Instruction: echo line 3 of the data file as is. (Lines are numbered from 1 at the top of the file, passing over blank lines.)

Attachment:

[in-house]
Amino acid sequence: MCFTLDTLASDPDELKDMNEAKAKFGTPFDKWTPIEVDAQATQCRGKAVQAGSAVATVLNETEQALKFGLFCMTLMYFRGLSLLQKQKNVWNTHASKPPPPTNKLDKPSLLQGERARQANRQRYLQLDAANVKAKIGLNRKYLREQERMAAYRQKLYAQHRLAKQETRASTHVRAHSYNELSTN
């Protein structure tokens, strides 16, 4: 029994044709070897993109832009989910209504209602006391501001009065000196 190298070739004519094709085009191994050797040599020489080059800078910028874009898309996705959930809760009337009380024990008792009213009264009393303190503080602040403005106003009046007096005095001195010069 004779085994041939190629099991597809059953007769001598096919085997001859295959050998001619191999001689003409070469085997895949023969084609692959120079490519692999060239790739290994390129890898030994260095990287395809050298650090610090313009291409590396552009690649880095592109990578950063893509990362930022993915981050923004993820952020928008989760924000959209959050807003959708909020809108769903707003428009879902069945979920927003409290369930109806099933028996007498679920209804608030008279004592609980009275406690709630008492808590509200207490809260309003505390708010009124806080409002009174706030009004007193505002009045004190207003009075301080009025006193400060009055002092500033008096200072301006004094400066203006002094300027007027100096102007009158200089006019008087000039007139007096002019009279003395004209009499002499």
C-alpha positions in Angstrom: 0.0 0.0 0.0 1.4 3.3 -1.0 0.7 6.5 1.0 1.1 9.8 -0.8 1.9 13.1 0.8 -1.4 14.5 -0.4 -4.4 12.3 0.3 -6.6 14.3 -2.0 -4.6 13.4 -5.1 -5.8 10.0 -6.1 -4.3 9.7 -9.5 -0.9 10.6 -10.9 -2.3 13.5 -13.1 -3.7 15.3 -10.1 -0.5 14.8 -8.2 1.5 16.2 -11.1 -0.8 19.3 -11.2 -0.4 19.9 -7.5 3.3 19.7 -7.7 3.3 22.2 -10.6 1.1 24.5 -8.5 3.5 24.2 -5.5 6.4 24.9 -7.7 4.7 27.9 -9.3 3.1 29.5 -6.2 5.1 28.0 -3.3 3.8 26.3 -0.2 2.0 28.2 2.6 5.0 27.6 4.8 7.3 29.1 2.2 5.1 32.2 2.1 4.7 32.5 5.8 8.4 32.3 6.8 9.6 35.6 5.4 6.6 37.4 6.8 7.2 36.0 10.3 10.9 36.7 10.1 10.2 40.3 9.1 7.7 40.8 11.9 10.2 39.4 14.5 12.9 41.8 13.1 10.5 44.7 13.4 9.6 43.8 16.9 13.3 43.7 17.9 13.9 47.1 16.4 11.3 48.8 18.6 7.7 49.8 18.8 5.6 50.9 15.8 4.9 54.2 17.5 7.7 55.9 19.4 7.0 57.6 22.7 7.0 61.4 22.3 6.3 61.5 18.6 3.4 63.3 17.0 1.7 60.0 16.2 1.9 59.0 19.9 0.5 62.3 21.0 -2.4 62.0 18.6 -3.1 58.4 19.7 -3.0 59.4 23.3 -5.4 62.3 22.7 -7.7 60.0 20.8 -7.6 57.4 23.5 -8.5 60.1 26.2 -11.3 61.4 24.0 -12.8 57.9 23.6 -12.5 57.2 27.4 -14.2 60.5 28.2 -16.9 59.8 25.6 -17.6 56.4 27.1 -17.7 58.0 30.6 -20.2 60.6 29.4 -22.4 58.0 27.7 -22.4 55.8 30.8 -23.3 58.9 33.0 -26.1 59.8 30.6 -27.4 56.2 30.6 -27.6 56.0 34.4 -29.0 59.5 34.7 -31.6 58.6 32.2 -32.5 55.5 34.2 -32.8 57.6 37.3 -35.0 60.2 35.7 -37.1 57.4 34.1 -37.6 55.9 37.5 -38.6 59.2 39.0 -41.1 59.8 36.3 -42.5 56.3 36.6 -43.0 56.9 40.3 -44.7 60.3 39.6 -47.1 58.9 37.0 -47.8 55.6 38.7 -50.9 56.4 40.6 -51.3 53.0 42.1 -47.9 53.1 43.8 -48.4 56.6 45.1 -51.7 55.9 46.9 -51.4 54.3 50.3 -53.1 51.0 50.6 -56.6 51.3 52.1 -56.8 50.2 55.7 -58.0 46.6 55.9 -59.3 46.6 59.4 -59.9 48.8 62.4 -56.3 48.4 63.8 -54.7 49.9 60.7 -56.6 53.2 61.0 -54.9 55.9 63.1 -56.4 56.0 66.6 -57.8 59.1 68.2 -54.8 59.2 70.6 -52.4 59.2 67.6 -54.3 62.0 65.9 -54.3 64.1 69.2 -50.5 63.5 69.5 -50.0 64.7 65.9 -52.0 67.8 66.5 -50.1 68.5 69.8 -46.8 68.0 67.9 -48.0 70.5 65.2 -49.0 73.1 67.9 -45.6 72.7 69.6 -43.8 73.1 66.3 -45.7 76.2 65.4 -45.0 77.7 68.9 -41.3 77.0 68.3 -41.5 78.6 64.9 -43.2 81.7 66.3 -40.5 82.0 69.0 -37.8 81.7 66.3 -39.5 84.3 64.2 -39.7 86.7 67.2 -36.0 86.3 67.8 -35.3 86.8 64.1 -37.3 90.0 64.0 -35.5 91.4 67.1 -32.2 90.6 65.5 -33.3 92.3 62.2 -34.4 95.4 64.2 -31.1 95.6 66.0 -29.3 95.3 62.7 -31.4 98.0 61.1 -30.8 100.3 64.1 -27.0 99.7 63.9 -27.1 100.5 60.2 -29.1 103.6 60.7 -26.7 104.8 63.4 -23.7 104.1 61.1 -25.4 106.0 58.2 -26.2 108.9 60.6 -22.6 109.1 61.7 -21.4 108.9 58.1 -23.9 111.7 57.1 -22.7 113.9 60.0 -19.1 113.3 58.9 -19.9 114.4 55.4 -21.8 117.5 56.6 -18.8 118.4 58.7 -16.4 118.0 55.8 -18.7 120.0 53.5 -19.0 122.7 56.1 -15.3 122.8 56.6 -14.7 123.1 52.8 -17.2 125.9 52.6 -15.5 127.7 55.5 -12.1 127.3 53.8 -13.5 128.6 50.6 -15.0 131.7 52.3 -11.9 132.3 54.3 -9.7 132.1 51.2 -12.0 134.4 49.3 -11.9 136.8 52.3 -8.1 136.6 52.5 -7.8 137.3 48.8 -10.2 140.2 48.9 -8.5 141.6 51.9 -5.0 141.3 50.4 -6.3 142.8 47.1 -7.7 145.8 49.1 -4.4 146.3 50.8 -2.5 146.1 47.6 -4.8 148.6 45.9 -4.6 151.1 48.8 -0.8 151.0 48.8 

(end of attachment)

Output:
């Protein structure tokens, strides 16, 4: 029994044709070897993109832009989910209504209602006391501001009065000196 190298070739004519094709085009191994050797040599020489080059800078910028874009898309996705959930809760009337009380024990008792009213009264009393303190503080602040403005106003009046007096005095001195010069 004779085994041939190629099991597809059953007769001598096919085997001859295959050998001619191999001689003409070469085997895949023969084609692959120079490519692999060239790739290994390129890898030994260095990287395809050298650090610090313009291409590396552009690649880095592109990578950063893509990362930022993915981050923004993820952020928008989760924000959209959050807003959708909020809108769903707003428009879902069945979920927003409290369930109806099933028996007498679920209804608030008279004592609980009275406690709630008492808590509200207490809260309003505390708010009124806080409002009174706030009004007193505002009045004190207003009075301080009025006193400060009055002092500033008096200072301006004094400066203006002094300027007027100096102007009158200089006019008087000039007139007096002019009279003395004209009499002499």